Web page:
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JUST JACK Lack of voter’s pamphlet bad news for primary
The August primary election ballots have been mailed and received by many voters in the county. Not all voters will get a ballot because there may not be an election in the district in which they live or there may not be more than two candidates running for a position. If you think you should have received a ballot, but have not, call the Elections Office at (360) 337-7128 and check it out. When you call, please have your voter registration card in hand so you can identify the specific precinct and districts in which you reside.
If you opened your ballot and asked “Who are these people?” you are not alone. For the first time in a number of years, the auditor did not prepare and mail out a local voter’s pamphlet. Because the races in this off-year are non-partisan (generally) and because they deal mostly with city councils, school districts and port districts, the candidates did not raise large sums of money and paper the county with campaign literature. In prior years, the voter’s pamphlet was the primary means for most candidates to reach the voters and present their message. The loss of that means of communication in the current races is especially difficult for new candidates who do not have name recognition or those challenging incumbents. With the loss of the proven effective means for candidates to communicate with voters provided by the pamphlet, I anticipate a lower than normal voter turnout. That is unfortunate because it further removes the citizens from those who are making decisions in their name and reduces their sense of “ownership” of government.
While I am a strong advocate for the responsibility of an individual to be informed about their government, I am also realistic enough to know the opportunity for a citizen to capture and absorb information about candidates is limited. Editorial board endorsements are not the kind of primary information I would hope citizens rely on as basic source data. Equally important, I have reasonable doubt most voters actually understand the duties, responsibilities and authorities of the offices to which they are electing people. We have reached a point in political discourse at which the details of the office are less important than the candidate’s position on some issue not within their authority to act on.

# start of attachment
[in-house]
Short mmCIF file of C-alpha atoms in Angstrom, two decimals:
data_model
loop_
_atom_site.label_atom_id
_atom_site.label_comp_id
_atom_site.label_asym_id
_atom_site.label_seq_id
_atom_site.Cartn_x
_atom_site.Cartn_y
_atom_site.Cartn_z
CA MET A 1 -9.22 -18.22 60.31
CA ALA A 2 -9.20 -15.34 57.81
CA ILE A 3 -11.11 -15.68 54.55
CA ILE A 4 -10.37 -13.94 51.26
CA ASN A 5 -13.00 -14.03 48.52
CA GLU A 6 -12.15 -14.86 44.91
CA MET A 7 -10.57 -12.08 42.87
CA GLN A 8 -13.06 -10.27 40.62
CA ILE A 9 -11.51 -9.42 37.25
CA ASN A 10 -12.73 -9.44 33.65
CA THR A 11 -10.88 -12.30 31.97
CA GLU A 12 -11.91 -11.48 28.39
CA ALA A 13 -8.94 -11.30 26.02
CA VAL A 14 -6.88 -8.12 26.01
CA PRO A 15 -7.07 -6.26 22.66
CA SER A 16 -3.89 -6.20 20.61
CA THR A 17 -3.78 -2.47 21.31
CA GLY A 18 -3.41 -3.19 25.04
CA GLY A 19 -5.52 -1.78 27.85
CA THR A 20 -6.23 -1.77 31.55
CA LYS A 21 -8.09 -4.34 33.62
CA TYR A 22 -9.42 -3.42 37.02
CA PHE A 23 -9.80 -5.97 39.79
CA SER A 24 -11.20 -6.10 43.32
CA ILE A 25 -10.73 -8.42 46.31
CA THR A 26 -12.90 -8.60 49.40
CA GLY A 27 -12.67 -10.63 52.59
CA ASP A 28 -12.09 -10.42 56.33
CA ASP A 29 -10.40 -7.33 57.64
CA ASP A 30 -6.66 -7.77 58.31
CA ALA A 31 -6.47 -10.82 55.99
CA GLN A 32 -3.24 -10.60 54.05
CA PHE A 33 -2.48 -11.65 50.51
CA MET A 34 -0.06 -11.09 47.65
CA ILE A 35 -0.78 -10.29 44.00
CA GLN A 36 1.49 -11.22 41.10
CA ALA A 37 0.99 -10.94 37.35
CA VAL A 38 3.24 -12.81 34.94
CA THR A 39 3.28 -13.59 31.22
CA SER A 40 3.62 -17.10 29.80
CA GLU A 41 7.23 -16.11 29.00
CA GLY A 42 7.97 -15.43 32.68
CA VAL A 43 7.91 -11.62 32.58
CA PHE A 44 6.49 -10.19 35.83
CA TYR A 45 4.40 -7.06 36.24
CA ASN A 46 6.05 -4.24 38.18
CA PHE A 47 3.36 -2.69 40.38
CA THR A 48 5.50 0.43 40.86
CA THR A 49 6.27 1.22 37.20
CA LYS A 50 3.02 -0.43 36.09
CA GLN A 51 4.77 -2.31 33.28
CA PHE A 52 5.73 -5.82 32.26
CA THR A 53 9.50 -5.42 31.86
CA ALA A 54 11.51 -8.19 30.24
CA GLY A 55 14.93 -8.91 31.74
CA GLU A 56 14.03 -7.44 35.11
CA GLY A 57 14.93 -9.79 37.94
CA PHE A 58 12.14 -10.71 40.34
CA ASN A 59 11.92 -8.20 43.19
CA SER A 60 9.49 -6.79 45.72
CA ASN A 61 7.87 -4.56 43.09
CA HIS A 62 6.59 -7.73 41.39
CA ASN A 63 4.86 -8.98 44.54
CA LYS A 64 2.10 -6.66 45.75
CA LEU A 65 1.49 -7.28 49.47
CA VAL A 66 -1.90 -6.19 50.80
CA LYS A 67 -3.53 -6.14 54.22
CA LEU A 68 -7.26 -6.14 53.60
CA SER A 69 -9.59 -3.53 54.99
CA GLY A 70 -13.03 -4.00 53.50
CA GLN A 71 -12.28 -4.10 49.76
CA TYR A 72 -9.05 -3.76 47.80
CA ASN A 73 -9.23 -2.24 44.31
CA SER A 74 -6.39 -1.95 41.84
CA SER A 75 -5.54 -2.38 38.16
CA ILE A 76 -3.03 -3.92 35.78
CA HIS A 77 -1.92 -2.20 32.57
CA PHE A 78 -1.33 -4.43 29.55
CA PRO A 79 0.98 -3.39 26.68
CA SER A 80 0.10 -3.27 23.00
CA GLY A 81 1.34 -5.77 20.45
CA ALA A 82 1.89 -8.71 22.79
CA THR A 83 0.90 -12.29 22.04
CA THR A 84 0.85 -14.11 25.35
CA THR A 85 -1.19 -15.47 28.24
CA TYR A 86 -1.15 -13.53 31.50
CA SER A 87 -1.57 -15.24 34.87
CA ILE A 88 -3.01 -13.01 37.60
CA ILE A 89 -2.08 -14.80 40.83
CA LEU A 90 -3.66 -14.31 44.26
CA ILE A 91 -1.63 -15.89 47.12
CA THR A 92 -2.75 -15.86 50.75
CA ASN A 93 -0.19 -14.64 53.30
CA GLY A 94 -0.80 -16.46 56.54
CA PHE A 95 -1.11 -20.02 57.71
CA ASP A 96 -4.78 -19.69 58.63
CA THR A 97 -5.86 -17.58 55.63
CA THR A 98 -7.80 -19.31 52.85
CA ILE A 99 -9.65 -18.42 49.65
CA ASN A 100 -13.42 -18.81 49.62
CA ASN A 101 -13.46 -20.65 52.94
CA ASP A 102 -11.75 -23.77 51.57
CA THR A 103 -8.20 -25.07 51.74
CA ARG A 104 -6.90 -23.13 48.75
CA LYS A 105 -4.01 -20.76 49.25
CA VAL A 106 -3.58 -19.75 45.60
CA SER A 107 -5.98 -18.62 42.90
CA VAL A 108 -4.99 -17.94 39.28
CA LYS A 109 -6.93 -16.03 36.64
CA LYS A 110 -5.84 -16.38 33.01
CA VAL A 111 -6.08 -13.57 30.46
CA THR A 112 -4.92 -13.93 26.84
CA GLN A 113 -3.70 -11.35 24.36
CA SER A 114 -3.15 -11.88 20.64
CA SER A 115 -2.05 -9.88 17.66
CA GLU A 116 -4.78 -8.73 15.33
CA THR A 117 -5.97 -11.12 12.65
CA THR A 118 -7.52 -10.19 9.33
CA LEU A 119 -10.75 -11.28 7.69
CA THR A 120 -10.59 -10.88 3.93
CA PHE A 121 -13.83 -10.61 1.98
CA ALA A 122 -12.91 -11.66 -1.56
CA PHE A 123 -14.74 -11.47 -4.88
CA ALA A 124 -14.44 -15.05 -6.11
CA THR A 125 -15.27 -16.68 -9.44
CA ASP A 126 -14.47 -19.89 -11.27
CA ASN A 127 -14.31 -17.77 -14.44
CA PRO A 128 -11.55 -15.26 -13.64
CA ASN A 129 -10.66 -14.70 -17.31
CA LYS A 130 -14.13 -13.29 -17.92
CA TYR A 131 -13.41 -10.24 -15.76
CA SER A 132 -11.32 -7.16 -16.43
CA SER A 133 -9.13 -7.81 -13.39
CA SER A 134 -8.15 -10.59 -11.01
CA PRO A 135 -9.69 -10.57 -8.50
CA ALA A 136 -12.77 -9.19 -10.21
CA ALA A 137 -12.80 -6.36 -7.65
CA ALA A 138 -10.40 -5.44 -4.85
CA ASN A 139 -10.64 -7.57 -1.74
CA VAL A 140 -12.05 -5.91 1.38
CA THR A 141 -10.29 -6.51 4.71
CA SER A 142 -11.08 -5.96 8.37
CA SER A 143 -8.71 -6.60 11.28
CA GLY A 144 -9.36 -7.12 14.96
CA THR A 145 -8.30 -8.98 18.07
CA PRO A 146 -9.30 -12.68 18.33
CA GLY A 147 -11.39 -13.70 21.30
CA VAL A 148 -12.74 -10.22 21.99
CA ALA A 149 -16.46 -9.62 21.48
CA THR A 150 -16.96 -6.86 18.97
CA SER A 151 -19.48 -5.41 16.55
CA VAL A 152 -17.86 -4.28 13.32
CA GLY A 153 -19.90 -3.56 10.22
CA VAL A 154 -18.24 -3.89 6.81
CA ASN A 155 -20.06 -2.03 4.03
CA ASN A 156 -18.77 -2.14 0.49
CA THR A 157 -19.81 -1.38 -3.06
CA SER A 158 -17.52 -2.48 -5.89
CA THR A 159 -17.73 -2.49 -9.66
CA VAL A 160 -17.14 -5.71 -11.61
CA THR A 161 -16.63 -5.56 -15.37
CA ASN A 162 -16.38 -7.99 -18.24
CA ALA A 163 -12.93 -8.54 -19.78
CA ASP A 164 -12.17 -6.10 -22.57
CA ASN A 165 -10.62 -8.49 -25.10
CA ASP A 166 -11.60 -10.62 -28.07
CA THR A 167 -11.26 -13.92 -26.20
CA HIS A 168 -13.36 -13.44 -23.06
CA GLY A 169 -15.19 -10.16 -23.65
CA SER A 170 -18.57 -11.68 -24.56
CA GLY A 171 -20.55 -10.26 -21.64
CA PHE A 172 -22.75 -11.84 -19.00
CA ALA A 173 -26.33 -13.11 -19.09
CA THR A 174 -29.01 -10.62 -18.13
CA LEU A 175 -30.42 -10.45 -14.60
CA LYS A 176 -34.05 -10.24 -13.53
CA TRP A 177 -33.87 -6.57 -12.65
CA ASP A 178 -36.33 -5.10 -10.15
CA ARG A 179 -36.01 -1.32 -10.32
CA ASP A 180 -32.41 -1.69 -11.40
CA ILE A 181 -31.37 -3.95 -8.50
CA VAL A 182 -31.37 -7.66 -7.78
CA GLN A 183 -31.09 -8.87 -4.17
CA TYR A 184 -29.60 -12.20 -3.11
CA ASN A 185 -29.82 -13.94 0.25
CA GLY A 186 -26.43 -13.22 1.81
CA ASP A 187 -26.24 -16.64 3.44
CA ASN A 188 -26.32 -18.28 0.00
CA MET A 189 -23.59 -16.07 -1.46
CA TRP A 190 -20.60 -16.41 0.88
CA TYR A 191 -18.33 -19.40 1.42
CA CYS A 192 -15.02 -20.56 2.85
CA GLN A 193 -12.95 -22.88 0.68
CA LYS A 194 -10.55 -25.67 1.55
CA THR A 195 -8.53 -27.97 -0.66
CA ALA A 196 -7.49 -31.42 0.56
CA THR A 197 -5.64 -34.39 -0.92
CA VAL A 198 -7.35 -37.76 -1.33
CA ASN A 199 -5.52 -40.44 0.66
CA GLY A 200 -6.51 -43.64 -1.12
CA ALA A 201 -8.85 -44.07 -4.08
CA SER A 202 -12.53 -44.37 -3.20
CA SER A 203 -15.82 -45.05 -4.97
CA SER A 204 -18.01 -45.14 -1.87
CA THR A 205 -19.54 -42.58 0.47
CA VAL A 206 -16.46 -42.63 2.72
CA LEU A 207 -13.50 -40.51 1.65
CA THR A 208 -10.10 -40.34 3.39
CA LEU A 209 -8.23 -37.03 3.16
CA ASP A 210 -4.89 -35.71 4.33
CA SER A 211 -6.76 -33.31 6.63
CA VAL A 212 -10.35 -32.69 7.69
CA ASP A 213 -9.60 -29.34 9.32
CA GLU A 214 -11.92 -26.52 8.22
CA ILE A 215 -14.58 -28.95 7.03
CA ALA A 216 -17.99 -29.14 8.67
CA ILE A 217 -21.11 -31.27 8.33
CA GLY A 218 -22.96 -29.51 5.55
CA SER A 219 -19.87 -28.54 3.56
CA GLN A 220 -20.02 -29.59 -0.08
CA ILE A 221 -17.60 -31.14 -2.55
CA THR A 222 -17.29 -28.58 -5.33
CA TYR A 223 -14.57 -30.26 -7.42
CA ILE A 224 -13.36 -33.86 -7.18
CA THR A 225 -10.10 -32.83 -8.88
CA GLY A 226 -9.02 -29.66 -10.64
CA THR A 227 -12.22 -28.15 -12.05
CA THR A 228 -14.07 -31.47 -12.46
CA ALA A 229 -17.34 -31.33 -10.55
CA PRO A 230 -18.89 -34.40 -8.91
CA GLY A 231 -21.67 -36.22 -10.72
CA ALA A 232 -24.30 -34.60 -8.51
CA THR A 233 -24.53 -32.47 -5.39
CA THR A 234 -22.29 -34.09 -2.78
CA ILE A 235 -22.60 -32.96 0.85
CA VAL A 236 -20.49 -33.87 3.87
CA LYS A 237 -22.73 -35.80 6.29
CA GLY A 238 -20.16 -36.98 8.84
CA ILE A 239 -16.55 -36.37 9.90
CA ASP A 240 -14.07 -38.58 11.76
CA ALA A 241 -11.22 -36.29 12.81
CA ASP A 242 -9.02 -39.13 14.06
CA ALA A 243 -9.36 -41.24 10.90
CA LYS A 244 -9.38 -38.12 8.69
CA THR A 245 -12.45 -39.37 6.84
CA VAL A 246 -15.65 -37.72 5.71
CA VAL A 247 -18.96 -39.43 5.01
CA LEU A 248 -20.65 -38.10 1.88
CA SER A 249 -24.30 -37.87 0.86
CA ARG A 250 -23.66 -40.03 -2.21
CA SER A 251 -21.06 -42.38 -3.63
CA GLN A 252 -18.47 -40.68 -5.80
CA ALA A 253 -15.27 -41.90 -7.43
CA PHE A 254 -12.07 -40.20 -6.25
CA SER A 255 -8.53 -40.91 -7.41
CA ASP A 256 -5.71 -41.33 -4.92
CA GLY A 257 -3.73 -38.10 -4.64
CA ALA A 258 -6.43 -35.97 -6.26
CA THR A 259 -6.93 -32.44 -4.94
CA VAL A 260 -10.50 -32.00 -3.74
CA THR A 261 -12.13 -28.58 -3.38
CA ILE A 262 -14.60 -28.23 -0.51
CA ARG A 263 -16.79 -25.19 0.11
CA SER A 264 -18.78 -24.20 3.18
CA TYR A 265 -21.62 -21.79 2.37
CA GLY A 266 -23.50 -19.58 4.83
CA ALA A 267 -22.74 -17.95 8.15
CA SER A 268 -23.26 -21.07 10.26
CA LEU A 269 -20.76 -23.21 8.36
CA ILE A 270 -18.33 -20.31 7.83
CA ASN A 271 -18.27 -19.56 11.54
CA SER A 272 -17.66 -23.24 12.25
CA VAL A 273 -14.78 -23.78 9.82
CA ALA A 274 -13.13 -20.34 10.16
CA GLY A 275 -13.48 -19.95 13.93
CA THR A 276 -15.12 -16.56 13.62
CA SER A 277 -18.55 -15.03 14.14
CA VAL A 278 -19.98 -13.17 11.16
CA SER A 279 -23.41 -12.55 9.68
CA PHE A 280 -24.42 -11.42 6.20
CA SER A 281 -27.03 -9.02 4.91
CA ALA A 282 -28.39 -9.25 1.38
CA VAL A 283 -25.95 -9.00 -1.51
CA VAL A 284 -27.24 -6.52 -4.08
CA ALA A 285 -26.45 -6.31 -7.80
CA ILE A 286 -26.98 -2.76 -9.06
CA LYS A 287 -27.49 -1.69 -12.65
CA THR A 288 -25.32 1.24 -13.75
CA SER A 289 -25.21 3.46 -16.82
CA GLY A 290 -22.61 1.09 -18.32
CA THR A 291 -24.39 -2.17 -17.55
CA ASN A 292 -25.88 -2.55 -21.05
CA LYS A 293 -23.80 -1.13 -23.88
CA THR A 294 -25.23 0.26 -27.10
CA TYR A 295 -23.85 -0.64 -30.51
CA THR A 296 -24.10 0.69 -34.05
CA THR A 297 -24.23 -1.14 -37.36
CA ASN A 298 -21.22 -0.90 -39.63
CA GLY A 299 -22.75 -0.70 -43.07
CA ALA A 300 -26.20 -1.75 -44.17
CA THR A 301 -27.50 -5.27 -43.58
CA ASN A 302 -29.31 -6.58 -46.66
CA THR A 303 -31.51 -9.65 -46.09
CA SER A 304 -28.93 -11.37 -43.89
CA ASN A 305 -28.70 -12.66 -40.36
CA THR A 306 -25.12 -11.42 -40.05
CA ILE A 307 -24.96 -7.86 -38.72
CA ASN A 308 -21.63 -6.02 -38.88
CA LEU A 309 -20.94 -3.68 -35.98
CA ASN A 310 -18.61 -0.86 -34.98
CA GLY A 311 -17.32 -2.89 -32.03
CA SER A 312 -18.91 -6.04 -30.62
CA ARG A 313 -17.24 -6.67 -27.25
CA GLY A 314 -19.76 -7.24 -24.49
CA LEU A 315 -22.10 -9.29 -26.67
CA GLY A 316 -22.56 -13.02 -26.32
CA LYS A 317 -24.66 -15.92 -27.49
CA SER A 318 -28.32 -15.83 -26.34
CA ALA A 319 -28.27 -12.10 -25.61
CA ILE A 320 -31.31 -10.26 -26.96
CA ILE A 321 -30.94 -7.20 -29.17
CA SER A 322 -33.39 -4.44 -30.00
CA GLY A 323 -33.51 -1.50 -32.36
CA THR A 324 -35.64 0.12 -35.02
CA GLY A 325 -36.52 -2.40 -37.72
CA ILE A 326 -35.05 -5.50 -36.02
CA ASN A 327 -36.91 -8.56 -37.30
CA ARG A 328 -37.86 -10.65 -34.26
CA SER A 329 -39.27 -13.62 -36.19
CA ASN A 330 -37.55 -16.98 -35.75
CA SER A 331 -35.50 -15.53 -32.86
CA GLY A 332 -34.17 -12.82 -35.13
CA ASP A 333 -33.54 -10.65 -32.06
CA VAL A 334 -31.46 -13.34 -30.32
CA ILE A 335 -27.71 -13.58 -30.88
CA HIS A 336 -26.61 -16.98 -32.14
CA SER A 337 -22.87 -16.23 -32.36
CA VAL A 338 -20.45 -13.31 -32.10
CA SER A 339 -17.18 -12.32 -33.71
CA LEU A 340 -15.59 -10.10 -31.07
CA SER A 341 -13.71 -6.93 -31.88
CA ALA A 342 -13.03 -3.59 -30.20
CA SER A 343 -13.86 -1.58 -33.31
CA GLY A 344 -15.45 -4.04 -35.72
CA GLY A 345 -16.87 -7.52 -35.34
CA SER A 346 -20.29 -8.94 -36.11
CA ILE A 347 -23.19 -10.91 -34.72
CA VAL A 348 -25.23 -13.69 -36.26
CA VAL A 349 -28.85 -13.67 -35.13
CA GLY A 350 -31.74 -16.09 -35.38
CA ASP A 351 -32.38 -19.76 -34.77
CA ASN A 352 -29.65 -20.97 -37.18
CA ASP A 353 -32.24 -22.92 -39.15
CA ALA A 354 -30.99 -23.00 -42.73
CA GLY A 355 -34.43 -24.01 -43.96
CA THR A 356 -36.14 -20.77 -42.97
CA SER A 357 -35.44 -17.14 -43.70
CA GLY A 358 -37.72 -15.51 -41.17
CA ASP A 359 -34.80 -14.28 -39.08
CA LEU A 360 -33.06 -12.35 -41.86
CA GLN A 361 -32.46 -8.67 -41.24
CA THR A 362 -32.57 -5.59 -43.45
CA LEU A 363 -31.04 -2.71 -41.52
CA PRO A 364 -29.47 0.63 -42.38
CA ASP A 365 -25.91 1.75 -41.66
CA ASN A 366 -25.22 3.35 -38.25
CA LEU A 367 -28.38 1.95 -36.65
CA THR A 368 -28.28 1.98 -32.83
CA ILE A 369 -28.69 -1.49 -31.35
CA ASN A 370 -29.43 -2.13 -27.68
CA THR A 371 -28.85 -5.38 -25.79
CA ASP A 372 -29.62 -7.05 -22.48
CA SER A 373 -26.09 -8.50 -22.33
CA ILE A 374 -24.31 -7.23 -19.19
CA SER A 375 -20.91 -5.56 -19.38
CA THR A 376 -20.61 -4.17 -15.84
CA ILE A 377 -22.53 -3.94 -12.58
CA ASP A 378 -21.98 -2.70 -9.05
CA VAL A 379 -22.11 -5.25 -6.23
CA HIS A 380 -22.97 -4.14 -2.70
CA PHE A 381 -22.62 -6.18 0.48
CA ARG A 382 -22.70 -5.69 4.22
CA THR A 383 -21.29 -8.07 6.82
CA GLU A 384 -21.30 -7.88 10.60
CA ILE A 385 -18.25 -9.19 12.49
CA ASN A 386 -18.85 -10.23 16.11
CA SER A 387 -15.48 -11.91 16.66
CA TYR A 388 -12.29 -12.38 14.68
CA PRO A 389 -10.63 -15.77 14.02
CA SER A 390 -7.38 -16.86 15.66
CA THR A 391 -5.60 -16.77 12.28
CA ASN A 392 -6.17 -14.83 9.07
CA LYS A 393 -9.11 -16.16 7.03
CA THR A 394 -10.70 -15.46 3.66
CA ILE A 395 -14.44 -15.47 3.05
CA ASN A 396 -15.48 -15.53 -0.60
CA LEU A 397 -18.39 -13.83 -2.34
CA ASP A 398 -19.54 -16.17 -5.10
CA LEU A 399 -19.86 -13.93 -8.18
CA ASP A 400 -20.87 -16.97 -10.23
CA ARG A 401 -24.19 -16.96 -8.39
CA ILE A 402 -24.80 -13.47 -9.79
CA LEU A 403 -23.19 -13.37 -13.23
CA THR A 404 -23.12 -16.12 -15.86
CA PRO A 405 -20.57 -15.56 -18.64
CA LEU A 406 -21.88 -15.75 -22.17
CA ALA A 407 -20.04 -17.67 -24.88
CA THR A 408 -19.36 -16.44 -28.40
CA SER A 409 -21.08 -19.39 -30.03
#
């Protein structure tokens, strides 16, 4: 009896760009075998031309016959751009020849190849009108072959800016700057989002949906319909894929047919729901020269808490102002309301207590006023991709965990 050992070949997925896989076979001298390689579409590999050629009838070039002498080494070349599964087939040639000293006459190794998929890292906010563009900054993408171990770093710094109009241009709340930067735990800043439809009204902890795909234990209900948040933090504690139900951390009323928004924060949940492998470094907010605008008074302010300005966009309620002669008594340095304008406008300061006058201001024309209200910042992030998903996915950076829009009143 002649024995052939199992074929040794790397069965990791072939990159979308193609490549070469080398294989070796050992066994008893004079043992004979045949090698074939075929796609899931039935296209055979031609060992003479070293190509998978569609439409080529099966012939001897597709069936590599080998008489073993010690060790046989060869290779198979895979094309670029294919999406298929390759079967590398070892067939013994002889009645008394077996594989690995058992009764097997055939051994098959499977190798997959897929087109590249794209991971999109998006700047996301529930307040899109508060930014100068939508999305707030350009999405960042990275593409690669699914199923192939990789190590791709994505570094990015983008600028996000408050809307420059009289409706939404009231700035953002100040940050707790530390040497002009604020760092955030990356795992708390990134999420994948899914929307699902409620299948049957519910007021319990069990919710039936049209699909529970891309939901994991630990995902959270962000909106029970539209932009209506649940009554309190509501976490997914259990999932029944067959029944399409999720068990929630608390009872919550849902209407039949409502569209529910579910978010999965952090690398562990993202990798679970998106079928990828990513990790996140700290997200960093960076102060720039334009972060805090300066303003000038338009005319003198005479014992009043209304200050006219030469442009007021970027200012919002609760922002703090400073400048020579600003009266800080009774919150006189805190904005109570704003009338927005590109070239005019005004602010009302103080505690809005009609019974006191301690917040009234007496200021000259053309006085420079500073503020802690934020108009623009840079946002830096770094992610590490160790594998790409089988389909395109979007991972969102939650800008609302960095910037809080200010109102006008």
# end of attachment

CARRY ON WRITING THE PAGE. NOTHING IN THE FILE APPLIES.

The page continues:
Case in point is the Bremerton Port Commissioner race. There are three candidates. One has previously served as mayor of Bremerton and was replaced in that office by the new Port CEO. How many voters really understand what the function of a Port District is and thus what the duties and responsibilities of a Port Commissioner are? How many voters understand election as a Port Commissioner also can result in that elected representative serving on the Kitsap Regional Coordinating Council, Puget Sound Regional Council and any number of other public district boards? Do voters understand by electing an individual to take care of Port responsibilities they also may be electing a person to help write region-wide or county-wide land use and transportation planning policies? In the case of the Port of Bremerton, do voters understand the Port includes the Bremerton Airport, land and facilities at SKIA and two marinas that operate at a deficit and are supported by taxpayer funding? Do they realize the boat owners who use the two port marinas do not have to live in the port to be subsidized by the taxpayers of the district? If those issues are of concern to the voters, and they well should be, how are the voters to learn? It certainly will not be through the BKAT/Comcast TV Voter’s Guide that has replaced the mailed hard copy. The questions posed about the Bremerton Port District election are mirrored in every other election this year.
It is indeed unfortunate the auditor, acting alone, was able to make a decision that will have such a negative impact on the ability of voters to make sound decisions. Did I mention the lack of a voter’s pamphlet provides a pronounced advantage to incumbents seeking reelection?
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